Development Management Submission Document

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(9) 1. Introduction

The Role of the Development Management Document

1.1 The planning application process is moving towards a more positive and proactive approach to shaping, considering, determining and delivering development proposals, called development management. It is led by the Local Planning Authority working closely with those proposing developments and other stakeholders (ranging from national bodies such as Natural England and the Environment Agency to parish/town councils and local communities). Development management is undertaken in the spirit of partnership and inclusiveness, and seeks to facilitate the delivery of key priorities within the District.

1.2 Adopting the development management approach will enable us, in conjunction with local communities and a wide range of other stakeholders, to promote and achieve the vision and objectives set out in the Core Strategy (which filters down through the other documents forming the Local Development Framework) and the Sustainable Community Strategy, as well as to deliver relevant local, and national objectives. This will assist us in shaping sustainable, prosperous, attractive and safe places where people want to live, work and relax.

1.3 The Development Management Document will set out the detailed day-to-day planning policies through which development within the District will be delivered. It sets out detailed policies for a range of issues such as the design and density of new developments, rural diversification, houseboats and parking standards.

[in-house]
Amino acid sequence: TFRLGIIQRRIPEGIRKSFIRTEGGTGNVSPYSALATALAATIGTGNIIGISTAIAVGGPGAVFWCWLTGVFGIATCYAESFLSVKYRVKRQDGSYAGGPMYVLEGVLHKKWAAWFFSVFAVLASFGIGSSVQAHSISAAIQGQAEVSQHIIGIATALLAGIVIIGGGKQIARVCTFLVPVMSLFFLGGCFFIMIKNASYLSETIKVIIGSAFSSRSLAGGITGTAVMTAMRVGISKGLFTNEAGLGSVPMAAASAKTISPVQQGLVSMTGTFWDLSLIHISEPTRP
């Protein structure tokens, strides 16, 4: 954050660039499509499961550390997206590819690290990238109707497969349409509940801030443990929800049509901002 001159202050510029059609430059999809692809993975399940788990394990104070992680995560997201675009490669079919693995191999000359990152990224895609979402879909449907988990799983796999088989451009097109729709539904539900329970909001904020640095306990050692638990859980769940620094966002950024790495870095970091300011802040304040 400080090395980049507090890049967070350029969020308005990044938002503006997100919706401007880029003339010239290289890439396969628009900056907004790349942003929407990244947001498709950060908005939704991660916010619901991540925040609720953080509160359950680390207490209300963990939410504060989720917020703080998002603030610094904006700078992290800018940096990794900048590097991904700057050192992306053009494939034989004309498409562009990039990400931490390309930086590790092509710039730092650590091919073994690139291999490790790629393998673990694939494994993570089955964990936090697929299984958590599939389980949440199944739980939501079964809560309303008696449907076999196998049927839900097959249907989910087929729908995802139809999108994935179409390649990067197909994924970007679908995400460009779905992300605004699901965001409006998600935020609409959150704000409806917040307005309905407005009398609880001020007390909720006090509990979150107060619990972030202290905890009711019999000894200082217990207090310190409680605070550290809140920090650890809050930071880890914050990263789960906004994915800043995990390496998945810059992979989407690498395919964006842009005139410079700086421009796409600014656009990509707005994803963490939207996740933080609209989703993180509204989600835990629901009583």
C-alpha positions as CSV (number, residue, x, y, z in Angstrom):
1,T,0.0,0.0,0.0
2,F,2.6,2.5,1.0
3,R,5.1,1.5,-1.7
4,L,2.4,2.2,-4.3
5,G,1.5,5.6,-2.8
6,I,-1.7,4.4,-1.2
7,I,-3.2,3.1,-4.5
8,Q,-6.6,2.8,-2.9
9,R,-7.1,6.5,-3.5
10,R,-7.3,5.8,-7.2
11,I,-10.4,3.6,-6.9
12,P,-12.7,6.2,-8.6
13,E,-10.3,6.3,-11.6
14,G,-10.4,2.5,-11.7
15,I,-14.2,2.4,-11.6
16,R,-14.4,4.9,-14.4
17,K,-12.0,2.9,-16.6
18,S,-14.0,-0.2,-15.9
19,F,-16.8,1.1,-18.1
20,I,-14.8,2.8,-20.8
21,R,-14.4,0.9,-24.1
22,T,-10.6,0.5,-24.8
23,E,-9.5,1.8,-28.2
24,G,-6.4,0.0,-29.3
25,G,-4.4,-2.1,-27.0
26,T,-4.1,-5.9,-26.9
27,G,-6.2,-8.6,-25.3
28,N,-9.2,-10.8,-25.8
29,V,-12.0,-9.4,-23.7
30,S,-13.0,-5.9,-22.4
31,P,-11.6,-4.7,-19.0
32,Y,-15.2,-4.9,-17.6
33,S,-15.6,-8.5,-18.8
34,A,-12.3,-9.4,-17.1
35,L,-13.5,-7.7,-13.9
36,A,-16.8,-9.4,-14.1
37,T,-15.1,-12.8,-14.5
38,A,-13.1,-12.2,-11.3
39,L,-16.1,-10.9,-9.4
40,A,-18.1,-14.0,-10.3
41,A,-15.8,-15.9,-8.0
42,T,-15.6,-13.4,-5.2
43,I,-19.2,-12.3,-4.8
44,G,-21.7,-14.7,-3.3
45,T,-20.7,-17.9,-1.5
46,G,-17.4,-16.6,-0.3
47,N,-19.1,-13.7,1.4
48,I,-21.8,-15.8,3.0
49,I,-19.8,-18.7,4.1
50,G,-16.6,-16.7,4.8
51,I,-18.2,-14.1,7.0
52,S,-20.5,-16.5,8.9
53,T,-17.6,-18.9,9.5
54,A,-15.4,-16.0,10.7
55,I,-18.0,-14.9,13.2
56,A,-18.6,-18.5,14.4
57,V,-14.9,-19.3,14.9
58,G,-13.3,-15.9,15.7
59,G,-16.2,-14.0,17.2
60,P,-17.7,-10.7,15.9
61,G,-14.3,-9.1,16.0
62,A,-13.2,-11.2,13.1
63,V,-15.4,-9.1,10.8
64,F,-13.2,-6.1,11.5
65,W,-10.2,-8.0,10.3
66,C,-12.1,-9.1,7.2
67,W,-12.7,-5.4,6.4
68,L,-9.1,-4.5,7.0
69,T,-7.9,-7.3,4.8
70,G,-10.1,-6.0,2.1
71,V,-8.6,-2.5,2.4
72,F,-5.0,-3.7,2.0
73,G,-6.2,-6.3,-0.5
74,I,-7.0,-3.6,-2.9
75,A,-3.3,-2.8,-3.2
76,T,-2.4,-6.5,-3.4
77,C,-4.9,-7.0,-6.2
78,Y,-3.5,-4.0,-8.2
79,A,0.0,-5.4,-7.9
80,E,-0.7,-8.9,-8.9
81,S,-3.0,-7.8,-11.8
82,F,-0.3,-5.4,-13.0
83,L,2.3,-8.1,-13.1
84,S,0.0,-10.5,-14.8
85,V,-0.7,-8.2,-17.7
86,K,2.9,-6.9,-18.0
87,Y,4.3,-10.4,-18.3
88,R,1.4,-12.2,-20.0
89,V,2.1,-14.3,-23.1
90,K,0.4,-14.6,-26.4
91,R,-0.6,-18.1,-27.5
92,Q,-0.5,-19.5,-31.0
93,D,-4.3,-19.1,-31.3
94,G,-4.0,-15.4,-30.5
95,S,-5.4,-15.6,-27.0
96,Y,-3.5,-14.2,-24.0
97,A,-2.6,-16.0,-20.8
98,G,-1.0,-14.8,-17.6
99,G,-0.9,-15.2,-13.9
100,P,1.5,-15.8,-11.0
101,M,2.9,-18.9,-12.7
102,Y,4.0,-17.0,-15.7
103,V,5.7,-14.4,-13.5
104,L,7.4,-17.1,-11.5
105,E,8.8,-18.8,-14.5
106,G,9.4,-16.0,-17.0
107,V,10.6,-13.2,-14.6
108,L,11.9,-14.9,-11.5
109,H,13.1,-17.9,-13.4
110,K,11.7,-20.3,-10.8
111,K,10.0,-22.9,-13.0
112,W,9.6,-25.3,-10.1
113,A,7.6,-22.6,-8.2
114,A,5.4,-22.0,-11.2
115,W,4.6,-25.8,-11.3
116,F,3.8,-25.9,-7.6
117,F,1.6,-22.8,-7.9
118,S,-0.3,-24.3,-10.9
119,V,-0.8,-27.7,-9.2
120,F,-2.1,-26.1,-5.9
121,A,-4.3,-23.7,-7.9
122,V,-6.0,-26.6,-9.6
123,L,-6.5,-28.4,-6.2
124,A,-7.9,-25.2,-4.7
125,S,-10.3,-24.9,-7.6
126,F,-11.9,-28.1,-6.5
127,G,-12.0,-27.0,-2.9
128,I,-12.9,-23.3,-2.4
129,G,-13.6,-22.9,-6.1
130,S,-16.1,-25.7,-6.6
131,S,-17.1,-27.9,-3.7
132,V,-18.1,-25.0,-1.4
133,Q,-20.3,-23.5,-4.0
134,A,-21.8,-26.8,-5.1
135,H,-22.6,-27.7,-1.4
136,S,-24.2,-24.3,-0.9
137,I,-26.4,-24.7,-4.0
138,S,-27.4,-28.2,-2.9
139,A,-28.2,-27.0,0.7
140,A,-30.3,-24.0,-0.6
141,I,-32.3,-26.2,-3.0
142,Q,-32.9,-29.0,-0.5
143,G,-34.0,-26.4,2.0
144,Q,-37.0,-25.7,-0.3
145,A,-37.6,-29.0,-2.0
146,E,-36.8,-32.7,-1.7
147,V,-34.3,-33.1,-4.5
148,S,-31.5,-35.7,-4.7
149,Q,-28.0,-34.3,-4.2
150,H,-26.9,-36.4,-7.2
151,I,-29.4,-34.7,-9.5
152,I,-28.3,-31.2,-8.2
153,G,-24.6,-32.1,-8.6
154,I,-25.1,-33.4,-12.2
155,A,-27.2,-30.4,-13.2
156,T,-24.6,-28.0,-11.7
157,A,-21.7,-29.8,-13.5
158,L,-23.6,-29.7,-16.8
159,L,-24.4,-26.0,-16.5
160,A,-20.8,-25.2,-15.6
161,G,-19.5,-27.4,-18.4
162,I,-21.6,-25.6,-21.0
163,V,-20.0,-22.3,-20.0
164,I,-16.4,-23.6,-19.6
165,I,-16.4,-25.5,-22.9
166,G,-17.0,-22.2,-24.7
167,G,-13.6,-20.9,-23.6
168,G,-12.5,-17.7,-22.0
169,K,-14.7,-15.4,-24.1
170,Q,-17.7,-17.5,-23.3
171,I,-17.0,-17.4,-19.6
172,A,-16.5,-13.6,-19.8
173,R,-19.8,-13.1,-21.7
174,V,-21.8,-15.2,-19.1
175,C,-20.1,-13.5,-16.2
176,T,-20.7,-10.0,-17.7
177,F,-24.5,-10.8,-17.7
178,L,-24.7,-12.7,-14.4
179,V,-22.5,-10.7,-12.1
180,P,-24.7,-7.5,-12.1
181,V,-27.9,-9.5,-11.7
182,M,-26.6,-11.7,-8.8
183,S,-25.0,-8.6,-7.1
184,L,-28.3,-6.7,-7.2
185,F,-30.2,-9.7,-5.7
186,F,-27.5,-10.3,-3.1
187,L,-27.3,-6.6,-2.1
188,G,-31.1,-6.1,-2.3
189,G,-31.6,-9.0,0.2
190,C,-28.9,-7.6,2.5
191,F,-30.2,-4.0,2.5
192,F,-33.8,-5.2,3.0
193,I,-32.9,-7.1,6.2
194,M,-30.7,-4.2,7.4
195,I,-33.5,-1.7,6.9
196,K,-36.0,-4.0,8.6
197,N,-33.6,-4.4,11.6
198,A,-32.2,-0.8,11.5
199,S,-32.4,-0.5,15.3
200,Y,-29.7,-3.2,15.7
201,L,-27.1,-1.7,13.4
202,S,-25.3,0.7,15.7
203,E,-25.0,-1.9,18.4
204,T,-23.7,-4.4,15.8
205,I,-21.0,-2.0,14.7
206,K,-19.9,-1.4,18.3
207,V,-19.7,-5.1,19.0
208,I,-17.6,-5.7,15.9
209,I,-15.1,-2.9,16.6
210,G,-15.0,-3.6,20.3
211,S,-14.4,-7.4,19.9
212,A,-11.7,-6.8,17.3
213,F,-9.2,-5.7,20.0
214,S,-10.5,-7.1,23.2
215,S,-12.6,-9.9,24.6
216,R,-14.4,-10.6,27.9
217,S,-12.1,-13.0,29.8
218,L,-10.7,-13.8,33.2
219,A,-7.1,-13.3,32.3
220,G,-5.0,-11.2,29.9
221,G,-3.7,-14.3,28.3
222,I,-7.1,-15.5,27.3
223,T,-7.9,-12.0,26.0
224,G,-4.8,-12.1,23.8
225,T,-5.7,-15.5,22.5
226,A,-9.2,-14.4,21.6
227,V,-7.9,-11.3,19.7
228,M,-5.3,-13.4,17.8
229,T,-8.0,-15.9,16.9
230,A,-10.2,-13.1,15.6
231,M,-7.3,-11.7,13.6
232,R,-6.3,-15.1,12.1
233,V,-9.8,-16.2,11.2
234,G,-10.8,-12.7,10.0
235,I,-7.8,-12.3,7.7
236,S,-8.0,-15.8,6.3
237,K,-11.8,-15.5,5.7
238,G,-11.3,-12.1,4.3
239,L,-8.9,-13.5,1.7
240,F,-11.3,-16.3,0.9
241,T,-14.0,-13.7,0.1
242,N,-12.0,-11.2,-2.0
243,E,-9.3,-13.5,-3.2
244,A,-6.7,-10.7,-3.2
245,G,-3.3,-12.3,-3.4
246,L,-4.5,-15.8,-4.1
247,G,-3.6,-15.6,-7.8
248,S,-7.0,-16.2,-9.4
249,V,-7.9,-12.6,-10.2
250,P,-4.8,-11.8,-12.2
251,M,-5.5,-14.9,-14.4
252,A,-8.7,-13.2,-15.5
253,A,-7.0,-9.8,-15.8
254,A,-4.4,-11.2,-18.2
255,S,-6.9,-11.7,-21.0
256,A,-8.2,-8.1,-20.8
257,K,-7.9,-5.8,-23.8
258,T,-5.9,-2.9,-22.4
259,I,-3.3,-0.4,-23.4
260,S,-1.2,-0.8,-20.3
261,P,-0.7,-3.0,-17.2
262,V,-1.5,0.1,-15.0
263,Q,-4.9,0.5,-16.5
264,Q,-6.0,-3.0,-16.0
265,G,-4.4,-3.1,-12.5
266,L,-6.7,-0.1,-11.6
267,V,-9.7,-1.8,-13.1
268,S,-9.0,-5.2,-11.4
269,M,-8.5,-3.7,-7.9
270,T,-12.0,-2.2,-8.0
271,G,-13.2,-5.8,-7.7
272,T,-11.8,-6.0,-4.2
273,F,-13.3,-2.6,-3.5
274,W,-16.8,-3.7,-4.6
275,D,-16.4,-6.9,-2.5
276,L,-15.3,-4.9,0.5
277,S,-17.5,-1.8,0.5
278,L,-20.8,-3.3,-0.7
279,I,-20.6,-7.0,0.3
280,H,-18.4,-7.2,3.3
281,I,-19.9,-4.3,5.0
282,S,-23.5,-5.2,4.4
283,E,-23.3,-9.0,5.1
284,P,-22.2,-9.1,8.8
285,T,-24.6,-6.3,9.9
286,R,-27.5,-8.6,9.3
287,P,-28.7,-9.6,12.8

1.4 The Development Management Document is structured as follows:

  1. Introduction – This section sets out the context for the Development Management Document.

  2. Housing, Character of Place and Residential Amenity – This chapter establishes detailed policies for addressing the detailed design of residential proposals and policies relating to telecommunications development, locally listed buildings and Conservation Areas.

  3. The Green Belt and Countryside – This chapter addresses appropriate development in the Green Belt and the wider countryside including residential, employment and leisure development.

  4. Environmental Issues – This chapter sets out detailed policies for houseboats, nature conservation and air quality.

  5. Transport – This chapter provides more detail on parking standards and traffic management.

  6. Economic Development – This chapter sets out detailed policies for appropriate uses on allocated employment land and working from home.

  7. Retail and Town Centres – This chapter addresses retail development in town, village and neighbourhood centres, and advertisements.

Relationship with other Local Development Documents

1.5 There are a number of different documents which together will set out the Development Plan for the District. The diagram below (Figure 1) shows what these documents are and how they fit together. Planning applications will be determined in accordance with the Development Plan. Development Plan Documents/Local Plans will set the blueprint for the future development of the District through planning policies. Supplementary Planning Documents, however, do not contain policies and as such are not part of the Development Plan. These documents will sit below the policy documents and provide additional advice and guidance, where appropriate, to assist officers in the determination of planning applications.

Figure 1

Figure 1 – The Development Plan